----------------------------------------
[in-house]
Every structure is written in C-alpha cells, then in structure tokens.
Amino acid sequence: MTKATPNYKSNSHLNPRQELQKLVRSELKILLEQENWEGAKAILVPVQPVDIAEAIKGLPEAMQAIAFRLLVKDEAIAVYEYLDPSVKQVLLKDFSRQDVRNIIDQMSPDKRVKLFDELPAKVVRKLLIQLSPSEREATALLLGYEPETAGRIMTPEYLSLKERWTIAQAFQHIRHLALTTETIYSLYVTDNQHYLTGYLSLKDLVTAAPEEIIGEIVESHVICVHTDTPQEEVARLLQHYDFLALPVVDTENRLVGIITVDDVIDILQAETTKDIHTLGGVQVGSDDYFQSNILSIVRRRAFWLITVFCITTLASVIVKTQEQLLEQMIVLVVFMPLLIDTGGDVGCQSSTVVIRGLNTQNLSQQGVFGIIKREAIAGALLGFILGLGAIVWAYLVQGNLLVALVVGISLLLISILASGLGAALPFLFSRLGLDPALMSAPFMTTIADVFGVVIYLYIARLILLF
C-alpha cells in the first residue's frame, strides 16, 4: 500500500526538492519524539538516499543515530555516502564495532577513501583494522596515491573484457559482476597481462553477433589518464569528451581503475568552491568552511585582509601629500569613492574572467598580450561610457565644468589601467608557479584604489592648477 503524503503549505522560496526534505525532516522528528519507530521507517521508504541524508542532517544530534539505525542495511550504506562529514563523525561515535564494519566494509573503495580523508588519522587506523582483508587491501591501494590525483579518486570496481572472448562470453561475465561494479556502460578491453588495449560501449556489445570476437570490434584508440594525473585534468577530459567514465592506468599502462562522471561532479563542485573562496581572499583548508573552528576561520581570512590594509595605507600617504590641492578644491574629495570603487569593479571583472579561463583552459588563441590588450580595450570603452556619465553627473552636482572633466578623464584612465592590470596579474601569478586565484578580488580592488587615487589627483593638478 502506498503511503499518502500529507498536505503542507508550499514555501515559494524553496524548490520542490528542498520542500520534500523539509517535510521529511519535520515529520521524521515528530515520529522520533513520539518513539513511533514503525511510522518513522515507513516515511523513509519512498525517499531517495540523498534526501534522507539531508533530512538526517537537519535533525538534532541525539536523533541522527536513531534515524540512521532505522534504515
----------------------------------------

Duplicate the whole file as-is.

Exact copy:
[in-house]
Every structure is written in C-alpha cells, then in structure tokens.
Amino acid sequence: MTKATPNYKSNSHLNPRQELQKLVRSELKILLEQENWEGAKAILVPVQPVDIAEAIKGLPEAMQAIAFRLLVKDEAIAVYEYLDPSVKQVLLKDFSRQDVRNIIDQMSPDKRVKLFDELPAKVVRKLLIQLSPSEREATALLLGYEPETAGRIMTPEYLSLKERWTIAQAFQHIRHLALTTETIYSLYVTDNQHYLTGYLSLKDLVTAAPEEIIGEIVESHVICVHTDTPQEEVARLLQHYDFLALPVVDTENRLVGIITVDDVIDILQAETTKDIHTLGGVQVGSDDYFQSNILSIVRRRAFWLITVFCITTLASVIVKTQEQLLEQMIVLVVFMPLLIDTGGDVGCQSSTVVIRGLNTQNLSQQGVFGIIKREAIAGALLGFILGLGAIVWAYLVQGNLLVALVVGISLLLISILASGLGAALPFLFSRLGLDPALMSAPFMTTIADVFGVVIYLYIARLILLF
C-alpha cells in the first residue's frame, strides 16, 4: 500500500526538492519524539538516499543515530555516502564495532577513501583494522596515491573484457559482476597481462553477433589518464569528451581503475568552491568552511585582509601629500569613492574572467598580450561610457565644468589601467608557479584604489592648477 503524503503549505522560496526534505525532516522528528519507530521507517521508504541524508542532517544530534539505525542495511550504506562529514563523525561515535564494519566494509573503495580523508588519522587506523582483508587491501591501494590525483579518486570496481572472448562470453561475465561494479556502460578491453588495449560501449556489445570476437570490434584508440594525473585534468577530459567514465592506468599502462562522471561532479563542485573562496581572499583548508573552528576561520581570512590594509595605507600617504590641492578644491574629495570603487569593479571583472579561463583552459588563441590588450580595450570603452556619465553627473552636482572633466578623464584612465592590470596579474601569478586565484578580488580592488587615487589627483593638478 502506498503511503499518502500529507498536505503542507508550499514555501515559494524553496524548490520542490528542498520542500520534500523539509517535510521529511519535520515529520521524521515528530515520529522520533513520539518513539513511533514503525511510522518513522515507513516515511523513509519512498525517499531517495540523498534526501534522507539531508533530512538526517537537519535533525538534532541525539536523533541522527536513531534515524540512521532505522534504515